Cold-brewed tea is one of my favorite things ever.
No, not iced tea. Cold-brewed tea.
You literally take tea bags and cold water and put them in the fridge in a container and leave them there overnight. In the morning, you have iced tea. And it’s smooth tea that doesn’t get bitter or over-brewed no matter how long you leave the bags there.
Different people use their own ratios of tea to cold water — but my current favorite is 1 tea bag to 16 ounces of water. For those who use loose tea, a tea bag is equivalent to 1 teaspoon. This is about half strength going by the hot tea-brewing advice, which advises a tea bag to every 8 ounces, but since you’re leaving it there so long, you really can cut the amount of tea in half, and it comes out great.
(There’s a reason, after all, that a lot of people will brew a second cup of tea off a single bag — it doesn’t exhaust the bag, not by a long shot.)
I’ve done this process with all kinds of tea at this point. I’ve done it with your standard black tea. And I’ve also done it with white tea, with excellent results (white tea has a very delicate flavor when consumed cold but a delightful one). The other day, I tried it with rooibos and was delighted at how much the nutty, smoky flavor came through in cold-brewed form.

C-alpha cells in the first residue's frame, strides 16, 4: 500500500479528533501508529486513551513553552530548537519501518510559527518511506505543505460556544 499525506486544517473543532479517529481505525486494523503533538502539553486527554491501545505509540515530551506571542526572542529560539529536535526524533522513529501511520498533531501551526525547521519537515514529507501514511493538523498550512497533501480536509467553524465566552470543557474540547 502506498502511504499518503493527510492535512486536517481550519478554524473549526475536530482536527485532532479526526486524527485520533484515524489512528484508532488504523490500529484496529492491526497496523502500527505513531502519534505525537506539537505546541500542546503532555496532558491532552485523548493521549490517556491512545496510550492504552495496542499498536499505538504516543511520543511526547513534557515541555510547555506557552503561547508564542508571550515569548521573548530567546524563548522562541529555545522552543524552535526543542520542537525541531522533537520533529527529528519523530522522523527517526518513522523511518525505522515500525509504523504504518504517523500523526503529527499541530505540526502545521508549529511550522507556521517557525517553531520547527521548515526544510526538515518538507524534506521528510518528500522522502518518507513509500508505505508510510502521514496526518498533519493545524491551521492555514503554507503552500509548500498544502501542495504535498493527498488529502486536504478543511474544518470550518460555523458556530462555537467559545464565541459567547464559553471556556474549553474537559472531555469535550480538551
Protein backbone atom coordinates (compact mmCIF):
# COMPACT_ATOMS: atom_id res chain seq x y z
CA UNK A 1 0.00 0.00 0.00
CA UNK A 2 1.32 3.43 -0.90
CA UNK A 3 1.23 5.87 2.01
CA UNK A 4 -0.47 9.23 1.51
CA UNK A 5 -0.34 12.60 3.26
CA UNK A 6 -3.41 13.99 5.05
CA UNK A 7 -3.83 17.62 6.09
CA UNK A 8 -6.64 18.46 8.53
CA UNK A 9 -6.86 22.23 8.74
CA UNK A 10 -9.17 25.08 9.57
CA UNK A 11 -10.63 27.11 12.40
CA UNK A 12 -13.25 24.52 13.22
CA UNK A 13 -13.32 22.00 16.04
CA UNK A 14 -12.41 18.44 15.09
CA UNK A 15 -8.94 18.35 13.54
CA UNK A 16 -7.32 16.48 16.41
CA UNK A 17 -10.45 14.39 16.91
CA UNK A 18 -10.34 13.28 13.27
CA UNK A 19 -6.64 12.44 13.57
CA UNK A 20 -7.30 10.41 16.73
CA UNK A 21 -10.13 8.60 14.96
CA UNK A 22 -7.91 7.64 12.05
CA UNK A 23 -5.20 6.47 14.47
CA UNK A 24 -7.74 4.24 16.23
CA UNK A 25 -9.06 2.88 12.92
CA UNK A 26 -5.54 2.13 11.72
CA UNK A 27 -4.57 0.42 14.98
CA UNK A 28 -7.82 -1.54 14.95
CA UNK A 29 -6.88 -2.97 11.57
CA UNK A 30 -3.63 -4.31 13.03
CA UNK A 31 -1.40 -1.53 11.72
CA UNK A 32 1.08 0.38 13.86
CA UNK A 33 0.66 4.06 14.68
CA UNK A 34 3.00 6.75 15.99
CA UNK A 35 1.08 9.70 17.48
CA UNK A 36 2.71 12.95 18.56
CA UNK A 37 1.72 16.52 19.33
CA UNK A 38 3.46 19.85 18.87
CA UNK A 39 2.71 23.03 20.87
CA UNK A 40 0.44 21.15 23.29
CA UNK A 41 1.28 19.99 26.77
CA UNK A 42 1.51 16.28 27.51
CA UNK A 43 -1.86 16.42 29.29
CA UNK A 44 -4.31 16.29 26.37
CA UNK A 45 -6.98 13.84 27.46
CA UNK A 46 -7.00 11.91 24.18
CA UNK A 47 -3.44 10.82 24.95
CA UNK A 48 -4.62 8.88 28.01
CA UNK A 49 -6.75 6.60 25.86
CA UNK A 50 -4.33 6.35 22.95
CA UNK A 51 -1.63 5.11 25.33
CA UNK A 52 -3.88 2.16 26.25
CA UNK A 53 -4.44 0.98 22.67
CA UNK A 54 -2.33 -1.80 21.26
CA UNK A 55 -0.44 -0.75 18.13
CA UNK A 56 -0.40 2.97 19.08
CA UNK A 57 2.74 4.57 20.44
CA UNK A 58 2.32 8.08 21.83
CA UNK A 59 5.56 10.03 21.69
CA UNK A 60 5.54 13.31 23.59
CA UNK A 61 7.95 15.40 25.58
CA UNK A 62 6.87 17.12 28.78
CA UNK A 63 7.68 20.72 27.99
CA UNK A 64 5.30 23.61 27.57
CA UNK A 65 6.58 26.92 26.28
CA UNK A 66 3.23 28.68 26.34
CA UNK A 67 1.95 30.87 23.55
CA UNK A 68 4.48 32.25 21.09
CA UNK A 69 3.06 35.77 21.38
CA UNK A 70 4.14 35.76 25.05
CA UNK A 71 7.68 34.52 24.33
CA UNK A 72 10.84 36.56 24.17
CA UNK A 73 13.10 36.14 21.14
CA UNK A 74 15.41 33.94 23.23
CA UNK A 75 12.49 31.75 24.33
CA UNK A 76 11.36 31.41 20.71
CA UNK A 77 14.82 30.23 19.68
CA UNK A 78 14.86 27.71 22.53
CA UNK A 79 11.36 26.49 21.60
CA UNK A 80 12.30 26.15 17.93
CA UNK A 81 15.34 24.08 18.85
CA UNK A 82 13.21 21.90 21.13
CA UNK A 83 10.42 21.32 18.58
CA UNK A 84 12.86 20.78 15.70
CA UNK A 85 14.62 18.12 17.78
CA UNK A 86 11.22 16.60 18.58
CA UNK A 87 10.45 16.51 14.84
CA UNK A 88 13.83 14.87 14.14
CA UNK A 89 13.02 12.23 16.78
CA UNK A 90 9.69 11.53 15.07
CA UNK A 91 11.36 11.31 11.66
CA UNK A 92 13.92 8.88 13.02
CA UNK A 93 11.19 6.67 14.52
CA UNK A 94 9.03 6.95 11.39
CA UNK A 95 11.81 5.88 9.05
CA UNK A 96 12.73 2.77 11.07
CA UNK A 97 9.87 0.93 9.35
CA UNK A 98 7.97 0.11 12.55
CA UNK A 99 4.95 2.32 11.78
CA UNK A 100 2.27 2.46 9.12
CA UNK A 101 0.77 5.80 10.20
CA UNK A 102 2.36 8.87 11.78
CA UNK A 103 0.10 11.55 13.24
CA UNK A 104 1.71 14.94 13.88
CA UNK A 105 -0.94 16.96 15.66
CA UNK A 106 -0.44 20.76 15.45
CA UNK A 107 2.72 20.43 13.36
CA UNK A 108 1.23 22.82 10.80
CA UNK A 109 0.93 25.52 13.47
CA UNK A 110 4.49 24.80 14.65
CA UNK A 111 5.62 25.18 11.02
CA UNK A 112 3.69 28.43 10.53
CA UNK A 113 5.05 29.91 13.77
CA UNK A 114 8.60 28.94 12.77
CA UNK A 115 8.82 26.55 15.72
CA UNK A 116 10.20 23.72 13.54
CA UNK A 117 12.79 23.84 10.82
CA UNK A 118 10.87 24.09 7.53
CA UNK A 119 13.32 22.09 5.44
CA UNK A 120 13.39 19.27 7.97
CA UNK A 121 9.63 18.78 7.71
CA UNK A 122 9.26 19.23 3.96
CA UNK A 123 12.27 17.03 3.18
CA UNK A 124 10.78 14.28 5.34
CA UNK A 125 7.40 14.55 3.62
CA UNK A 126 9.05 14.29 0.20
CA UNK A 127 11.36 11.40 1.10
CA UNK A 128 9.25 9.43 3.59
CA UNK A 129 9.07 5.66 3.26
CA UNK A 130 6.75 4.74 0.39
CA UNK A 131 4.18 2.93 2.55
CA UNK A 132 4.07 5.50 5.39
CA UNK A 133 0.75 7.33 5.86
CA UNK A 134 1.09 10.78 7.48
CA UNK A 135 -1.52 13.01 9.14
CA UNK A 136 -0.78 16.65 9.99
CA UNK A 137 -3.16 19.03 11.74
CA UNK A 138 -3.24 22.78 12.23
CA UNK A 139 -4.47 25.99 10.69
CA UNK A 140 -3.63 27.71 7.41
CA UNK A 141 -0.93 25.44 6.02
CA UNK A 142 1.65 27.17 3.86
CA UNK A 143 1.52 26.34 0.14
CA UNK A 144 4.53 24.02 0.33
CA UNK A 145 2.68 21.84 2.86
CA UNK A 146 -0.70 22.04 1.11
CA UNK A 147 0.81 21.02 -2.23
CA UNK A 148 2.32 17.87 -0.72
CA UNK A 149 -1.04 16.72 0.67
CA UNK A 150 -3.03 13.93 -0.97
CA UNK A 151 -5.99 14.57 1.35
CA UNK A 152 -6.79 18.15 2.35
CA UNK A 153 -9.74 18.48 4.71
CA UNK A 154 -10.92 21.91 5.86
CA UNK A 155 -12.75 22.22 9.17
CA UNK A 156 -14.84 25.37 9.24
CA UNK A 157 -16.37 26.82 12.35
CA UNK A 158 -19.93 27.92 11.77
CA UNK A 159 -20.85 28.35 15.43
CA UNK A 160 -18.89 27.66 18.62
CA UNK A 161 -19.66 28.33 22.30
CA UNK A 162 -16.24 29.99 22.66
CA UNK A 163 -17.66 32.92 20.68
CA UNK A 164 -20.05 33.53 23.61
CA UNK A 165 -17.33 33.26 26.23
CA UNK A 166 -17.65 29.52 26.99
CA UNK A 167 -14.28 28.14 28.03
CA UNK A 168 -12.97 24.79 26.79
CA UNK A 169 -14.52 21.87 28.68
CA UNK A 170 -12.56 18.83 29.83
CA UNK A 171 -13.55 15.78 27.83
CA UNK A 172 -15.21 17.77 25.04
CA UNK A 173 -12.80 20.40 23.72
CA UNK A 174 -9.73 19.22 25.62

Anyway, cold-brewing tea is so easy and so good. Yes, it takes a little time. There’s no instant gratification involved — but the result is so much better than normal iced tea (where you hot brew it and ice it).
Good Things Are Worth Waiting for & Hard to Screw Up
Some of the best relationships I’ve had ever had — whether they were romantic, friendship, or some mix of both — were very similar to cold-brewing tea.
We took our time getting to know each other and appreciating one another’s company. We weren’t in any hurry.
And instead of some magical thin window of opportunity slamming shut in our faces, these folks are still in my life.
Conversely, I’ve had others jump into my life, demand quick action, try to force things — and even at times when I sped up and matched their pace, I’d often find that the rushing helped nothing. We weren’t compatible. Things went badly and exploded.
And then there was bitterness.
Ah, that bitterness.
Interestingly, I’ve found the opposite to be true. When we’ve gotten to know each other more slowly, even the times when it wasn’t meant to be, the partings were easier. There was less bitterness. A lot like cold-brewed tea.
I dunno. Sometimes it feels like the universe is sending me a message: Good things are worth waiting for and hard to screw up.